There’s a sad sort of clanking from the clock in the hall at VeloVoices Towers, which regretfully tells us it’s time to bid farewell, so long and adieu to some peloton favourites. Here is our list of nominees for the lifetime achievement award and it’s chock-full of deserving candidates and persuasive arguments. And one very, very controversial outlier. Vote now – and if you think we’ve missed someone off, write them in!
Simon GerransEmbed from Getty Images
Luke: Simon Gerrans quietly retired earlier this year [apparently to go into banking! – ed]. During a 15-year career, Gerrans proved himself to be a rider who consistently posted results and is one who can be looked back upon as one of the greatest Australian cyclists of his generation. Looking at his palmares, I’m astonished: four stages of the Tour de France, two stages at the Giro d’Italia, one stage at Vuelta a Espana; Milan-SanRemo, Liege-Bastogne-Liege, twice Australian National Road Champion, and four overall victories at the Santos Tour Down Under. Add to that his never-ending smile and charming Australian accent, and I’m left with no doubt that fans and riders alike will miss him in 2019. The best way that we can send him into his next chapter is with this Lifetime Achievement Award!
Damiano CunegoEmbed from Getty Images
Sheree: I had an opportunity to chat to Damiano Cunego in early 2016 at The Herald Sun Tour. Like many riders, the former winner of Giro d’Italia (2004), nicknamed Il Piccolo Principe, had a humble demeanour. In November last year, he announced his plan to retire after the 2018 Giro but as his team didn’t score a wild card, the 37 year old retired without fanfare after the Italian national championships. He had spent 15 years as a professional amassing a total of 44 victories, including three Il Lombardia titles, three Giro del Trentino titles, one Amstel Gold, two Japan Cup victories, six Grand Tour stage wins and two victories in Settimana Internazionale Coppi e Bartali, plus Best Young rider in Tour de France. Cunego won his Giro title in the red of Saeco moving the following year to Lampre’s famous blue and pink for whom he raced for 10 years riding to sixth overall in the 2011 Tour de France behind winner Cadel Evans. In what turned out to be his last Giro in 2016, he was second in the mountains classification. Since retirement, Cunego has been studying at home in Verona to become a cycling coach and inspire the next generation.
Sylvain ChavanelEmbed from Getty Images
Midge: “I’ve got no regrets because I always gave it my maximum and was always true to myself.” Isn’t this the best way to sum up any career, let alone one spanning 19 years in the professional peloton? Sylvain Chavanel‘s palmares shows 45 victories and a myriad of top placings from spring and autumn campaigns: three stages at Paris Nice, twice on the top step of the podium at Three Days of de Panne and Four Days of Dunkirk and a GP Plouay (now Bretagne Classic). Add to this, a summer filled with stage-racing exploits, specifically a record 18 starts at the Tour de France, which garnered three stage victories, two days in yellow and a brace of supercombativity prizes in Paris. Yet, it was never about the number of victories for Sylvain but the manner of their taking. The time-trialling ability that garnered him six national titles also saw him powering off the front of the race at regular intervals and heaven help the peloton if they let him get a gap. Un coureur de panache indeed. Losing this French stalwart will leave a hole in my French cycling world. I can’t believe I won’t be able to pronounce his name with loving sibilance during race days. Let me say it one more time on our awards night podcast – Sssylvain Chhhavanel. You know what to do!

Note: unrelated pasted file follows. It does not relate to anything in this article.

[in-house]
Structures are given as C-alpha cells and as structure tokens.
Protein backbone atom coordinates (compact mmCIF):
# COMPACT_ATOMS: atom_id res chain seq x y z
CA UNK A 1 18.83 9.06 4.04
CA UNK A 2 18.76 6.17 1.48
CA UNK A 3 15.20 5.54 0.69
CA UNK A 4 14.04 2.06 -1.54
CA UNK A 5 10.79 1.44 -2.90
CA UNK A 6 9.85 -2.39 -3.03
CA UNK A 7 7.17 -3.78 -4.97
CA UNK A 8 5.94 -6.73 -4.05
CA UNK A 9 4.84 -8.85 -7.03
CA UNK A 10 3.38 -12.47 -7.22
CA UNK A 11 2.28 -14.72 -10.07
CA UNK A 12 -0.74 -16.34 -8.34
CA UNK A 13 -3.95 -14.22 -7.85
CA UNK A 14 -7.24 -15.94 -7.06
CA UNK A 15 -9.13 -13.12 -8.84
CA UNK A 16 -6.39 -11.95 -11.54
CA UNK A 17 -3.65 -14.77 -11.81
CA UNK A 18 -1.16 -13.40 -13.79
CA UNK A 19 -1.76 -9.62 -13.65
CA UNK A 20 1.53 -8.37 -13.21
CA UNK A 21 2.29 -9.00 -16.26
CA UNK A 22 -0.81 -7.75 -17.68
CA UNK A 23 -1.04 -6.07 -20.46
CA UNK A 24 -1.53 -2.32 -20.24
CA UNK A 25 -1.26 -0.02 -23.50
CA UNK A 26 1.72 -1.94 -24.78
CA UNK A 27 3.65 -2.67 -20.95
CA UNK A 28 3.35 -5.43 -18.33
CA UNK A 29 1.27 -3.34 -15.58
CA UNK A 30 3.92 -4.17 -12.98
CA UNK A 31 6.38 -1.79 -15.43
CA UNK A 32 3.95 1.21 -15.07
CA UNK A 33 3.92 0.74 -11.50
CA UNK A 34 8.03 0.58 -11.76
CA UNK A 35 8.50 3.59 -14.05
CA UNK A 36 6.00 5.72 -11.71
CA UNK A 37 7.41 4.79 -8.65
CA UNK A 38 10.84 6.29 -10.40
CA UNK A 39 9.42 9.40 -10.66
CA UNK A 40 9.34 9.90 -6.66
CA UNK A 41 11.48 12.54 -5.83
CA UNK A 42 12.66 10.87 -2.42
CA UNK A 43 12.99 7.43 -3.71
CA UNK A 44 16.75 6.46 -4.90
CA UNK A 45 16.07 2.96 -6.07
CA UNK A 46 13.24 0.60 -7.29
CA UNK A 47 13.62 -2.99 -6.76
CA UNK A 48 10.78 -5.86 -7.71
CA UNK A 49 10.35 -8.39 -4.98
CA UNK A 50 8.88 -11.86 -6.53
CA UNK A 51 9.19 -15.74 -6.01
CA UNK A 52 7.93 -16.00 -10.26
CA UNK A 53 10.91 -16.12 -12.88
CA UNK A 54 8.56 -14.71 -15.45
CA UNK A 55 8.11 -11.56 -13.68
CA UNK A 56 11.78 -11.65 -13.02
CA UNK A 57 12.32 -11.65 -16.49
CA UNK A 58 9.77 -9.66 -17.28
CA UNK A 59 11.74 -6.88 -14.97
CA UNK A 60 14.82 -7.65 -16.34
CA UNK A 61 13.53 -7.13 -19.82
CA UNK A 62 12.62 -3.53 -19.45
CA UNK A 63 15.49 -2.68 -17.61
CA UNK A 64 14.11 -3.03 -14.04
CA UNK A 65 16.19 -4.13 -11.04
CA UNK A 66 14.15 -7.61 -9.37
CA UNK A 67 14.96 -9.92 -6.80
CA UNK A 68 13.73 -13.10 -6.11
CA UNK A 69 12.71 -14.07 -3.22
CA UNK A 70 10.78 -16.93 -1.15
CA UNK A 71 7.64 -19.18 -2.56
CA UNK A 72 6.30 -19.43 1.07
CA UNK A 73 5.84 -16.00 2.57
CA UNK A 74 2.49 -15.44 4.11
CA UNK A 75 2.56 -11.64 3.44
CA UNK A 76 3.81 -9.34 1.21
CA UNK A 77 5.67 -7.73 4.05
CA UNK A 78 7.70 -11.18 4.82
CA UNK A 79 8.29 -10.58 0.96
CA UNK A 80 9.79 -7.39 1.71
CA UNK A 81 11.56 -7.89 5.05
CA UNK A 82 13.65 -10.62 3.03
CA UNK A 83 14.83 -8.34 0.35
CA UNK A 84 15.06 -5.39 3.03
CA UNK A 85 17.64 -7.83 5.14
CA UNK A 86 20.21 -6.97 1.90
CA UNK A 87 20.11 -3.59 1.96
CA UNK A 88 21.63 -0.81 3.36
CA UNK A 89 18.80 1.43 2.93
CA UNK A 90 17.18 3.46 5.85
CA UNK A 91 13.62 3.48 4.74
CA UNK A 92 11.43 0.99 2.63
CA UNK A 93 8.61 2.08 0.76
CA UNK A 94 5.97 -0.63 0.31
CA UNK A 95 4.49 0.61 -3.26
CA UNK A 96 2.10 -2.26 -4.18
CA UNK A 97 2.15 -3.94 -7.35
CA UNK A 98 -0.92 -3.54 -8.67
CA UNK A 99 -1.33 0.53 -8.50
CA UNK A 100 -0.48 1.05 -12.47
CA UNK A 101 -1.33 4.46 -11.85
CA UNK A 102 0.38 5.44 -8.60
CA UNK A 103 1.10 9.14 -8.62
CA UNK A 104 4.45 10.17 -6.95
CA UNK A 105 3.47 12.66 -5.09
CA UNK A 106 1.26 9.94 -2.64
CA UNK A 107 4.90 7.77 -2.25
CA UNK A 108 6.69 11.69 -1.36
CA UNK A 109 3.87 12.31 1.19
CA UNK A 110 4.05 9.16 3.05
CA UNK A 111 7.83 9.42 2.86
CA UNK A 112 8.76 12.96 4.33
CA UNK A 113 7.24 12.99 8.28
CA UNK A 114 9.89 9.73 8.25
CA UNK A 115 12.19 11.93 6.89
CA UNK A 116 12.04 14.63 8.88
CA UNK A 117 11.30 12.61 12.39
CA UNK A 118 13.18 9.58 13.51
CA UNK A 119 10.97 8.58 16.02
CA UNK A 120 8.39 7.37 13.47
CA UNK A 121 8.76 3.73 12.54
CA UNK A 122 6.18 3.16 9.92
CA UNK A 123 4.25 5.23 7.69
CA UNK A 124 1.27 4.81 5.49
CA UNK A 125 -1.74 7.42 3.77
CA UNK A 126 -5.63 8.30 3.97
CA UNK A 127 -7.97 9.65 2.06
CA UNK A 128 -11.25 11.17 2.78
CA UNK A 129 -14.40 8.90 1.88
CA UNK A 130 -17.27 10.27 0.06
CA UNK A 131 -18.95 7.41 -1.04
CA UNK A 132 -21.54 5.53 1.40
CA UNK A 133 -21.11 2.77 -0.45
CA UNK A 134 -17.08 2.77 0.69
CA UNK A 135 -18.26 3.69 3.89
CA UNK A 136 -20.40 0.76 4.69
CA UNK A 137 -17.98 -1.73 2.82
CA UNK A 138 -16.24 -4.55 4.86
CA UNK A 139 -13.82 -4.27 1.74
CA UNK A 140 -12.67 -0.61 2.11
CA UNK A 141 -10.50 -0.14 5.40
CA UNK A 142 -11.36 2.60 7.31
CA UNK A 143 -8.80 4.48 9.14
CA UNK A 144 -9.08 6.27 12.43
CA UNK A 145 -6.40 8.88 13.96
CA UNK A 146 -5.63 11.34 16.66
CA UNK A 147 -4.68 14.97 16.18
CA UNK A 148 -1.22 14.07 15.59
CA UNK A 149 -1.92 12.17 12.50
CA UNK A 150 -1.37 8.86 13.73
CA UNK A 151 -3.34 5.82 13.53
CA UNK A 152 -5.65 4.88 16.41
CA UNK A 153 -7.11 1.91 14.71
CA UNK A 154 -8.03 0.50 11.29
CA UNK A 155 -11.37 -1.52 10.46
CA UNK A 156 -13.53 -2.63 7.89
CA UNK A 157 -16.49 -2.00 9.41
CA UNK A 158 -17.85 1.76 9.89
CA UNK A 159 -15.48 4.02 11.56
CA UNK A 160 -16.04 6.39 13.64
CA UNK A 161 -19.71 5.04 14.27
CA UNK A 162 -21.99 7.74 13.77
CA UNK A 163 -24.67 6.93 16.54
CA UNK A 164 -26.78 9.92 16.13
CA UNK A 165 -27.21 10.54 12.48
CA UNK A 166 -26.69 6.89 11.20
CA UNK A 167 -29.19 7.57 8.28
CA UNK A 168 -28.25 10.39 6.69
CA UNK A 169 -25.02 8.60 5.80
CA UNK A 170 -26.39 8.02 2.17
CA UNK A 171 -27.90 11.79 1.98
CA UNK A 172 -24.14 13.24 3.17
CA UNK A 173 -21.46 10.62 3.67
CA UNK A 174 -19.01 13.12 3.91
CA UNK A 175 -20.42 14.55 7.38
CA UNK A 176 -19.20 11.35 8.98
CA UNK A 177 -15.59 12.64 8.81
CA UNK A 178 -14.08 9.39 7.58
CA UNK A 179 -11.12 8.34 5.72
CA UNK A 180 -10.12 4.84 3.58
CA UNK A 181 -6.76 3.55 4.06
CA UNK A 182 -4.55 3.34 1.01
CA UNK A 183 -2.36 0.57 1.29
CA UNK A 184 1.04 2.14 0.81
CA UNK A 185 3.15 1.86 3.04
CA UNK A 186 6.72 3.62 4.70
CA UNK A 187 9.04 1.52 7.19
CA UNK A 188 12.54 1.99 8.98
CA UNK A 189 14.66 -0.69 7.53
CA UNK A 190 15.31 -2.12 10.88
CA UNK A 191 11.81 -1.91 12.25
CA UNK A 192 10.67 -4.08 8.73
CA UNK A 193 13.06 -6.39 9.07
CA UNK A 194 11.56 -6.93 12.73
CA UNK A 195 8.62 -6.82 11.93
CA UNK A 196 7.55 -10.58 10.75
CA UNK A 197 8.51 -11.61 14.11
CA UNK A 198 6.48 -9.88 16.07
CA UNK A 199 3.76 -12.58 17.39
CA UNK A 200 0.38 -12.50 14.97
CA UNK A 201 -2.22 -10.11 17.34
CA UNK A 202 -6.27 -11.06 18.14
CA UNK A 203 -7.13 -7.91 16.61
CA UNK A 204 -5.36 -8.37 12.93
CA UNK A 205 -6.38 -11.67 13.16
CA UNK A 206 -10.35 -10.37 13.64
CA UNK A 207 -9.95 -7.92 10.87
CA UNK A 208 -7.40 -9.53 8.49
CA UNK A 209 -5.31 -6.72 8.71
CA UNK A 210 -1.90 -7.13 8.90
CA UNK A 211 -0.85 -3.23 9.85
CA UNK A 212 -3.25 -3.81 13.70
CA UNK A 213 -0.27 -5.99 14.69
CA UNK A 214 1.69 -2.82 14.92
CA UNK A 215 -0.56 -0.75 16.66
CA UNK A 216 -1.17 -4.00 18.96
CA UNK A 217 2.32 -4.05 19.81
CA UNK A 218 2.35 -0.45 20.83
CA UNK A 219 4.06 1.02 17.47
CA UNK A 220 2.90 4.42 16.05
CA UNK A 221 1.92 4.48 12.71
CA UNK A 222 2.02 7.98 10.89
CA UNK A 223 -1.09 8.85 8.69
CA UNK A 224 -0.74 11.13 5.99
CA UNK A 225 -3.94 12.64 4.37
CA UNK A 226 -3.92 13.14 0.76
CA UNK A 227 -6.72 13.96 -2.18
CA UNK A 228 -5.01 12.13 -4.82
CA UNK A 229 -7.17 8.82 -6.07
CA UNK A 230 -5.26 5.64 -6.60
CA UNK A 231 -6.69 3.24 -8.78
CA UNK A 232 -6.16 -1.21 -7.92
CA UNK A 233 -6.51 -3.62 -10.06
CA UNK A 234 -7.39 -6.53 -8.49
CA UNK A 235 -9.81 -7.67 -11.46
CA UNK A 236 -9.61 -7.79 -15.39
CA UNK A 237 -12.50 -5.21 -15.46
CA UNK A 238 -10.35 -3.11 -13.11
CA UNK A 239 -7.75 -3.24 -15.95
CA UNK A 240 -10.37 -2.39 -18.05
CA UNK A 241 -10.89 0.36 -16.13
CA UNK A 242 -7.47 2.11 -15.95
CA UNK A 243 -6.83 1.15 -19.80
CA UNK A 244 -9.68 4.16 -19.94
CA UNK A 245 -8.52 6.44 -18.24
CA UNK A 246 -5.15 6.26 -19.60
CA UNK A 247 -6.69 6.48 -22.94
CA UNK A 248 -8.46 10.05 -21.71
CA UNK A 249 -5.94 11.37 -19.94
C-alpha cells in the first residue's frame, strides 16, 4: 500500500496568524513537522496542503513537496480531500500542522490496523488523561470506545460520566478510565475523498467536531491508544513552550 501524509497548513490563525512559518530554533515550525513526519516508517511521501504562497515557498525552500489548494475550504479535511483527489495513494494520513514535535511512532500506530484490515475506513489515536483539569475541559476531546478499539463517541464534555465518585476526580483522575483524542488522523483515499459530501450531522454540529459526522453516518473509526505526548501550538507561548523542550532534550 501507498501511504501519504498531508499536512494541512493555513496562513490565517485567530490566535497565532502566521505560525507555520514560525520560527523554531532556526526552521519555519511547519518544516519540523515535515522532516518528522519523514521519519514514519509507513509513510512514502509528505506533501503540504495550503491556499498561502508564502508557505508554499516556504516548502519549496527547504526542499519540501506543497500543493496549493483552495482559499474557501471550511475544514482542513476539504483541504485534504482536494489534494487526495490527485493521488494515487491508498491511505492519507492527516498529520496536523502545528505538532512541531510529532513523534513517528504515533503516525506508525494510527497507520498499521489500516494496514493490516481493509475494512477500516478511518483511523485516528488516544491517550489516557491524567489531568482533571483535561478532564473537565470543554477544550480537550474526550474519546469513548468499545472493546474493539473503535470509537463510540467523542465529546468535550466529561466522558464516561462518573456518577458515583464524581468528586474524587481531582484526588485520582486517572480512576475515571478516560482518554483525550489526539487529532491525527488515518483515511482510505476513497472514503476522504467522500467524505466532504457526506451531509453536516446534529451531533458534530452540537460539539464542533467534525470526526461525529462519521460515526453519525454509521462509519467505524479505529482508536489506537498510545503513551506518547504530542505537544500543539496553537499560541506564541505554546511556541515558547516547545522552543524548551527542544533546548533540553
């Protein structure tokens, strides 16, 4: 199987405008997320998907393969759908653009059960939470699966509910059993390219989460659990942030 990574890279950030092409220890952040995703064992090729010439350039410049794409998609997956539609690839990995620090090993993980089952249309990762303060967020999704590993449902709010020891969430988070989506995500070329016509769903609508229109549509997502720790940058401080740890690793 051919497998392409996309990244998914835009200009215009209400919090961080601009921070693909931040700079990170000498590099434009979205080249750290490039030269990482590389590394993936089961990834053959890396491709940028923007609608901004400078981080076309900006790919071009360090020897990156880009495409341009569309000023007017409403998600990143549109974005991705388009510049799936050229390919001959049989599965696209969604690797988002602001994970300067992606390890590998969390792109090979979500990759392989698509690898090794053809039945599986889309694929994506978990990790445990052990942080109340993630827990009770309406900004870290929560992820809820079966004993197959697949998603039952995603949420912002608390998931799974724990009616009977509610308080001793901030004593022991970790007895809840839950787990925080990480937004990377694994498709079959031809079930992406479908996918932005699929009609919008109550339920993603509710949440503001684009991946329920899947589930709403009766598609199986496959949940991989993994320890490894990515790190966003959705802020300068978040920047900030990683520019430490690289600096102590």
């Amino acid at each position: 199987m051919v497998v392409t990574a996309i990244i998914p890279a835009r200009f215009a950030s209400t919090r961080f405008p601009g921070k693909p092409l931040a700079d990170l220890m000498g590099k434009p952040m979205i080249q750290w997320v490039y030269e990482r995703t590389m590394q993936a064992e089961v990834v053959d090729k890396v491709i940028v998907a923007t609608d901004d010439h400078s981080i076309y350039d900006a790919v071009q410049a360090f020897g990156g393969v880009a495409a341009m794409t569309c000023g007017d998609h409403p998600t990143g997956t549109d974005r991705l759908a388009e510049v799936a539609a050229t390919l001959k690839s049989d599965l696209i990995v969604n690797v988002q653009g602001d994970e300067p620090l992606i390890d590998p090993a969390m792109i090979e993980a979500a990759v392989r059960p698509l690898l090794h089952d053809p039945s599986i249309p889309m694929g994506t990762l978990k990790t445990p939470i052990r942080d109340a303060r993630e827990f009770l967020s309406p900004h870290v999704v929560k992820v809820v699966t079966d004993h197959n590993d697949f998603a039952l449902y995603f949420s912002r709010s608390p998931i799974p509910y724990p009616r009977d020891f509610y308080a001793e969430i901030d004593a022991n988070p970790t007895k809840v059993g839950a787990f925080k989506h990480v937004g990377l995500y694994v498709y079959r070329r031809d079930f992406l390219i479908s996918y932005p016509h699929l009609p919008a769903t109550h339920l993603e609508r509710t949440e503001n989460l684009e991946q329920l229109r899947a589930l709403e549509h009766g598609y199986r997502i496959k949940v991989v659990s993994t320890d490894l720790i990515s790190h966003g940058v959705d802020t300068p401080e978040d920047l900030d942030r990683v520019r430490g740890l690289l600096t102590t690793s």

Megan GuarnierEmbed from Getty Images
Lukas: Megan Guarnier – a stalwart of US cycling. To name just her biggest achievements, she won the Giro Rosa in 2016, as well as the stars-and-stripes jersey, the Tour of California and the Philly Classic. The year before, she stood on the podium in Richmond with a bronze medal in the Worlds road race to round off a year with victories at Strade Bianche and Ladies Tour of Norway. Her final year was raced as fiercely, that attacking instinct taking her to second at the US National Championship and top step of the overall podium at the Tour of Yorkshire.
Lance ArmstrongEmbed from Getty Images
Euan: We need to talk about Lance. He’s won seven Tours de France (if he didn’t, then who did?). Listen to his podcast and you’ll realise he still knows more about cycling than most and has a lot to offer fans of the sport. 2018 was also the year when he offered the most visible support to a very troubled Jan Ullrich. You might want to speculate as to why but his help seemed genuine and heartfelt. Lance didn’t offer up the easy solutions it’s all too easy to trot out.
Like all professional sportspeople, Armstrong took a lot from the sport when he was competing but, unlike many, he’s now trying to give something back. His ability to contribute is severely limited by his lifetime ban but while other ex-riders are happy to sit sniping at the current generation, Lance’s offerings are constructive, diplomatic and come from a position of knowledge.
Isn’t it time we got over what he once did and embrace what he’s now doing? [Please direct all outraged tweets to @journalvelo for this one – ed]
Poll is open until 11.59pm on 14 December – after which, stay alert for our Awards podcast!